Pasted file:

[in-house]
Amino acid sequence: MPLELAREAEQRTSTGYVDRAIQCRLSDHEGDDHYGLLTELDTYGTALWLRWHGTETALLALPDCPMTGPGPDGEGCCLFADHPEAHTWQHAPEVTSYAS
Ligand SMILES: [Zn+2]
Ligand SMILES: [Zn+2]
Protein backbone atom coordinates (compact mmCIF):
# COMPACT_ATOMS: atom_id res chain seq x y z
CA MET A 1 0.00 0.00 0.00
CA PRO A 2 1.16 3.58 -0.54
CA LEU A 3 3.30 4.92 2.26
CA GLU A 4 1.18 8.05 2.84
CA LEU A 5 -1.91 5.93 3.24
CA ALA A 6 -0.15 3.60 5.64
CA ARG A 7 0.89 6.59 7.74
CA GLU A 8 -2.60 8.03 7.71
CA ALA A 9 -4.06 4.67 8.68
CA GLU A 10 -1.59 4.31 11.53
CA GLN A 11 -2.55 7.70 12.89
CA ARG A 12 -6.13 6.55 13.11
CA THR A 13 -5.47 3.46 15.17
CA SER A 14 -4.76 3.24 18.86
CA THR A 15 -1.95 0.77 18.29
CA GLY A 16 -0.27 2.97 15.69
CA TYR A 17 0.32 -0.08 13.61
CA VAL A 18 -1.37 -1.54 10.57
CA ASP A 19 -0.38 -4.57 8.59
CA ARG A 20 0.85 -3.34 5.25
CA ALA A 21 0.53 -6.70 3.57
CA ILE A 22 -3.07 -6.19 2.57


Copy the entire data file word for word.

[in-house]
Amino acid sequence: MPLELAREAEQRTSTGYVDRAIQCRLSDHEGDDHYGLLTELDTYGTALWLRWHGTETALLALPDCPMTGPGPDGEGCCLFADHPEAHTWQHAPEVTSYAS
Ligand SMILES: [Zn+2]
Ligand SMILES: [Zn+2]
Protein backbone atom coordinates (compact mmCIF):
# COMPACT_ATOMS: atom_id res chain seq x y z
CA MET A 1 0.00 0.00 0.00
CA PRO A 2 1.16 3.58 -0.54
CA LEU A 3 3.30 4.92 2.26
CA GLU A 4 1.18 8.05 2.84
CA LEU A 5 -1.91 5.93 3.24
CA ALA A 6 -0.15 3.60 5.64
CA ARG A 7 0.89 6.59 7.74
CA GLU A 8 -2.60 8.03 7.71
CA ALA A 9 -4.06 4.67 8.68
CA GLU A 10 -1.59 4.31 11.53
CA GLN A 11 -2.55 7.70 12.89
CA ARG A 12 -6.13 6.55 13.11
CA THR A 13 -5.47 3.46 15.17
CA SER A 14 -4.76 3.24 18.86
CA THR A 15 -1.95 0.77 18.29
CA GLY A 16 -0.27 2.97 15.69
CA TYR A 17 0.32 -0.08 13.61
CA VAL A 18 -1.37 -1.54 10.57
CA ASP A 19 -0.38 -4.57 8.59
CA ARG A 20 0.85 -3.34 5.25
CA ALA A 21 0.53 -6.70 3.57
CA ILE A 22 -3.07 -6.19 2.57